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I'm currently doing an academic benchmark, TPC-H, and I have some big tables that I want to load using direct path (which workde great and was very fast) and conventional path.

For that, I used this batch script:

for /F "tokens=1,2" %%A in (table4_records.txt) do (
sqlldr userid='tpch/tpch' control=%%A.ctl rows=%%B bindsize=? readsize=? SILENT=HEADER log=bulkload_logs\sf4\bulk_%%A%1.log
)

The problem is that, no matter what values I give to the bindsize and/or readsize options, it always commit from 65534 to 65534 rows. I already pass the %%B size which is the exactly number of rows per table.

In direct load, I just used the rows and the commit as REALLY done after the hole table was loaded.

I want to do something like that, but with conventional load path - I know that is not faster, but that's the point.

Could you please tell me how can I give the correct parameters so I can: 1- load as much data, at a time, as I can;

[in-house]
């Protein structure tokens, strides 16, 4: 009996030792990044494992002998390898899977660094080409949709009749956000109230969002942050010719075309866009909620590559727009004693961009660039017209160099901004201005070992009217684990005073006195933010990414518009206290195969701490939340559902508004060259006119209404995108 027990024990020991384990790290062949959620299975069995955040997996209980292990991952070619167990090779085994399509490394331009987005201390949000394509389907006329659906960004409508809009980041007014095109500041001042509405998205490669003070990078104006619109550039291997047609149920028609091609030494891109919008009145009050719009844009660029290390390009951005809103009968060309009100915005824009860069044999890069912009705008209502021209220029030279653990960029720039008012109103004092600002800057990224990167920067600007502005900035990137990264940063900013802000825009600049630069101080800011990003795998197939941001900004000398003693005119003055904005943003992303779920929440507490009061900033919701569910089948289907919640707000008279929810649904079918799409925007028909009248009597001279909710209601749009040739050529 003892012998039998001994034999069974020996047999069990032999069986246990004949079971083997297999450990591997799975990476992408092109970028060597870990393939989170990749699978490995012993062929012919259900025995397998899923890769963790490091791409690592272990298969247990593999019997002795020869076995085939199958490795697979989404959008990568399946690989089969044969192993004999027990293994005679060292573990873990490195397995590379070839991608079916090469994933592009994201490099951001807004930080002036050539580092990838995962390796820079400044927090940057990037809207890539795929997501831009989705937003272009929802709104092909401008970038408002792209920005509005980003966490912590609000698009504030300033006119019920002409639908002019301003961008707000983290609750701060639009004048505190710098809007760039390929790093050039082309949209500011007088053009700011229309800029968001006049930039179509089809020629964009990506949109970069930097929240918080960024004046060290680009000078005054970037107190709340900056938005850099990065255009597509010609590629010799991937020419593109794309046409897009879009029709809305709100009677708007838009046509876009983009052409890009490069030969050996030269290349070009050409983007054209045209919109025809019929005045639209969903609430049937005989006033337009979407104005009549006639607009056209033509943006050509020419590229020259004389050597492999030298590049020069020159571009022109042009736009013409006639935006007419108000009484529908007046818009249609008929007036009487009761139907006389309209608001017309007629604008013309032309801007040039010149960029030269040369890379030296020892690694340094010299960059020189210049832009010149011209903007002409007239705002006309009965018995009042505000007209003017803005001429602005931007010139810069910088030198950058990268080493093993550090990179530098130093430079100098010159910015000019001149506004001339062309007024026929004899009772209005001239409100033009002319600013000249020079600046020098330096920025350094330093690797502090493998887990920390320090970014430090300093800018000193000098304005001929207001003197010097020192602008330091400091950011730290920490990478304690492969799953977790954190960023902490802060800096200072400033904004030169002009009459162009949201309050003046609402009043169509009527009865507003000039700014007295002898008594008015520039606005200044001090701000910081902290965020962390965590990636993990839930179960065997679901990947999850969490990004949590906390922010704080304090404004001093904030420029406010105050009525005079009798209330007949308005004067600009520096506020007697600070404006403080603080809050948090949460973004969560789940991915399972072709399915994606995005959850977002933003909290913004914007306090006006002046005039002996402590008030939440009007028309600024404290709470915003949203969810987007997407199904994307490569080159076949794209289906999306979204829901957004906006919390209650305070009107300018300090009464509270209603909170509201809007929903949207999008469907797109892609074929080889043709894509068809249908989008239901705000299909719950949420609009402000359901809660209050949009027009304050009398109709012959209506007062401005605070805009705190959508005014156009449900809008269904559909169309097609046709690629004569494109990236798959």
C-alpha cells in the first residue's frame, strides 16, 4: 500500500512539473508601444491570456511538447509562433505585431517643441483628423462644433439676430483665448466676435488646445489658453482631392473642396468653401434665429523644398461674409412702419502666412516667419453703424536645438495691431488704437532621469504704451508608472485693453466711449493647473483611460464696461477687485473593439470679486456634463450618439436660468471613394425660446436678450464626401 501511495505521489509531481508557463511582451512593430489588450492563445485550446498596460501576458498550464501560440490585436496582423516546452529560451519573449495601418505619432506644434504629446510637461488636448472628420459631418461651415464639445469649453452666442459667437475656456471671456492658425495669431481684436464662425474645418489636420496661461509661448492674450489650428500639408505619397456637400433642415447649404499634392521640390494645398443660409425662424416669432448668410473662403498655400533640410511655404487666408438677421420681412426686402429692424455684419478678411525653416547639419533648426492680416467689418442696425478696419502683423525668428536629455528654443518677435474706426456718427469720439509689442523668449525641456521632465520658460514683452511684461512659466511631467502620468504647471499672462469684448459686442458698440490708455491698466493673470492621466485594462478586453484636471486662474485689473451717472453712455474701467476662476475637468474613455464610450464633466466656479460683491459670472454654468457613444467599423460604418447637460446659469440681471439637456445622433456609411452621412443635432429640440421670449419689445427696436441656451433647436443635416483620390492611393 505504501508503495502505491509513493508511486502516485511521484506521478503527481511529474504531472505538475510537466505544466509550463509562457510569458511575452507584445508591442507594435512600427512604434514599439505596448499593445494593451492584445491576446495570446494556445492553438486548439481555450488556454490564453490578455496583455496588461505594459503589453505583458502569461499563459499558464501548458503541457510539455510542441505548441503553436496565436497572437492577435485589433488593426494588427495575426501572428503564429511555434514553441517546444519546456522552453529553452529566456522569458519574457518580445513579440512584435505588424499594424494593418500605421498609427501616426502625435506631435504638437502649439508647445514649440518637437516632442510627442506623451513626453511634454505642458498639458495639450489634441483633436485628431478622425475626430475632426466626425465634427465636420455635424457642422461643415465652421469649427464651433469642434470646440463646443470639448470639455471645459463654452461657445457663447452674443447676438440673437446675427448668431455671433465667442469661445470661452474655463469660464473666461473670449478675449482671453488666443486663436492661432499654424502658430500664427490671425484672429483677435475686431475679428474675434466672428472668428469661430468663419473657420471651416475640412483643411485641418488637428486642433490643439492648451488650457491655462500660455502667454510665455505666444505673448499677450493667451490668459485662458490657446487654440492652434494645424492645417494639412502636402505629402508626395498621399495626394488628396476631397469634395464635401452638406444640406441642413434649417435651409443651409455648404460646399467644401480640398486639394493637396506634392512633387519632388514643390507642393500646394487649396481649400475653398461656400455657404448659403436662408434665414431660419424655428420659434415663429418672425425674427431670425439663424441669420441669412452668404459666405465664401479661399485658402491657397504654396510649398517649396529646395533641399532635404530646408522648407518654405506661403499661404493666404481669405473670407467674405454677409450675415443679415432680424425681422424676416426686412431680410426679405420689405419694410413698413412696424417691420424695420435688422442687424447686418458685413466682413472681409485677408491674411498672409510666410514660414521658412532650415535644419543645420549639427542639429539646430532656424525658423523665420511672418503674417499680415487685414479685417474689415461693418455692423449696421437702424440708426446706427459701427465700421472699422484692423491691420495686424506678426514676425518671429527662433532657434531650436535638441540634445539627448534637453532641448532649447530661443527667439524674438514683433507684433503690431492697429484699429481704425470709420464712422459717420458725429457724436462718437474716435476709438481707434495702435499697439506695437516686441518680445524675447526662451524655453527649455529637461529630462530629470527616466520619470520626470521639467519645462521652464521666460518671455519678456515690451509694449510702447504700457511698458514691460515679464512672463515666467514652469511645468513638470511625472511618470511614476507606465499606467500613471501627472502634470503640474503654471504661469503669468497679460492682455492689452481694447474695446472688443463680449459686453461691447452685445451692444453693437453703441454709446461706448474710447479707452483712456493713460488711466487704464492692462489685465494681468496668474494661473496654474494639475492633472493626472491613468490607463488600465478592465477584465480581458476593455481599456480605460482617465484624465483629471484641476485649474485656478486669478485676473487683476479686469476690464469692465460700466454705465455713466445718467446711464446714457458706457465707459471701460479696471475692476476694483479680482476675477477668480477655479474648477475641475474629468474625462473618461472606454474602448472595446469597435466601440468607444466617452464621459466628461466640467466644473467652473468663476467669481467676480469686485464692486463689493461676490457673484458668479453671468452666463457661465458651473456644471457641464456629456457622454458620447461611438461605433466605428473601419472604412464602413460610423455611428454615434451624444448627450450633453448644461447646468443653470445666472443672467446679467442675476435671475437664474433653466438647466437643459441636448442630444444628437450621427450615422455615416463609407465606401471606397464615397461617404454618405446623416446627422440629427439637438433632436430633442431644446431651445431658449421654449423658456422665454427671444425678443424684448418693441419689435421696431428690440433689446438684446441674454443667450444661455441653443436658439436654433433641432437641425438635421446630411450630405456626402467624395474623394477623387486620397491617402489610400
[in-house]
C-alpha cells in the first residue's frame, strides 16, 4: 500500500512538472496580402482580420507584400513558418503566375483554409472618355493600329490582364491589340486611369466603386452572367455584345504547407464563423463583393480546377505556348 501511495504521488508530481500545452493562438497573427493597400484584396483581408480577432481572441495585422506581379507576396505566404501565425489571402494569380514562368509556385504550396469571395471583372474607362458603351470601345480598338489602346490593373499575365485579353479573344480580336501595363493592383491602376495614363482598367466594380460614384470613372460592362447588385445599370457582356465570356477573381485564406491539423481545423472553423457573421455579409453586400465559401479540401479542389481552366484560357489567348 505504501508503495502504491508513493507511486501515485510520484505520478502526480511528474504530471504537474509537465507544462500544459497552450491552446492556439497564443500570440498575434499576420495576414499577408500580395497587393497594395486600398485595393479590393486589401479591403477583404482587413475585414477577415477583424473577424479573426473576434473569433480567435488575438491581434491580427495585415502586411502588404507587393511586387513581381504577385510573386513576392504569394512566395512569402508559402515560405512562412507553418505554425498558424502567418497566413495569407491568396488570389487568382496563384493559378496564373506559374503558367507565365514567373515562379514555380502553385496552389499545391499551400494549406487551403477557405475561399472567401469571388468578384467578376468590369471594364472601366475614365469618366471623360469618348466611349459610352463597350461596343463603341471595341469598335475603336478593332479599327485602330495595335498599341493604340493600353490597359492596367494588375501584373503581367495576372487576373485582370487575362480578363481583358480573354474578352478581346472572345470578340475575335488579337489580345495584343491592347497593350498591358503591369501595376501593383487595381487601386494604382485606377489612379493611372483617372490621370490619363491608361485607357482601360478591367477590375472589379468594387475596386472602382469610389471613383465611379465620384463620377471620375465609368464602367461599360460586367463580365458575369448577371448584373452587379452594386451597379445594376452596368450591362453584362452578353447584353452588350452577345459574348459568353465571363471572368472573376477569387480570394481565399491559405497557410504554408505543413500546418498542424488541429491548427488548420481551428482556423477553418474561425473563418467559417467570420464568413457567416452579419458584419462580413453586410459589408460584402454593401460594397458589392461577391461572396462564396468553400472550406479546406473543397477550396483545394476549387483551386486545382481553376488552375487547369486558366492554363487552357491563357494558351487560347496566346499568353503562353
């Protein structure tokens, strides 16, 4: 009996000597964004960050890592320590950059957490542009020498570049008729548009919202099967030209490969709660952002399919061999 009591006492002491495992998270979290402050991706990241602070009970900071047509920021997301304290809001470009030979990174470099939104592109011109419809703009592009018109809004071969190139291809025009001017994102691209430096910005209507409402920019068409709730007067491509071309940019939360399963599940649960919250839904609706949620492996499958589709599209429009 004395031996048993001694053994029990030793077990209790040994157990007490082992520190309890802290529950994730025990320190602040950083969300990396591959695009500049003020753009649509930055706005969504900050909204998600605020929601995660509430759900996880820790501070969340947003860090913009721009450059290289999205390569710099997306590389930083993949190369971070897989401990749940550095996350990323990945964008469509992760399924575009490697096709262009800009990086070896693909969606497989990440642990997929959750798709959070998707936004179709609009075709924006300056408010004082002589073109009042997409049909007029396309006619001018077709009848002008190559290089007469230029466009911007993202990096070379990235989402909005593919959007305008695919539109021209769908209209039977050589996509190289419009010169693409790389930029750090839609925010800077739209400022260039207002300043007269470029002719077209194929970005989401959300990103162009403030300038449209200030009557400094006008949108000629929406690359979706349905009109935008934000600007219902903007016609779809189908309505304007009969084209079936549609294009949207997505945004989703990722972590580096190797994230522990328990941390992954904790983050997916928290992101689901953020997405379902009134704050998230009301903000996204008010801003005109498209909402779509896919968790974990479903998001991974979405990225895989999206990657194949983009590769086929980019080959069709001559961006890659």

2- commit less frequently, preferably at the end of the table's load.

Here are the tables' names and number of rows:

lineitem 23996604 -> is the biggest and has aprox. 3GB on disk
orders 6000000
partsupp 3200000
part 800000
customer 600000
supplier 40000
nation 25
region 5

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3 Answers 3

Burleson's site has a possible way to do this.

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It doesn't work. I really tried a lot of values to bindsize, readsize, one or another or both. I never could get the sql loader to commit only at the end of the table. –  neverMind Mar 23 '11 at 15:46

You won't get a 3GB file to use a conventional path load and commit at the end. From the Oracle docs:

"When SQL*Loader sends the Oracle database an INSERT command, the entire array is inserted at one time. After the rows in the bind array are inserted, a COMMIT statement is issued."

"In the conventional path method, the bind array is limited by the size of the read buffer. Therefore, the advantage of a larger read buffer is that more data can be read before a commit operation is required."

Maximise the READSIZE and BINDSIZE until it tells you that you've hit the maximum for your platform.

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up vote 0 down vote accepted

Ooops:

It turns out ROWS maximum number, in Conventional Path, is 65534 exactly, so I could keep increasing my bindarray size! LOL

Sorry, I've just found it in Oracle's documentation

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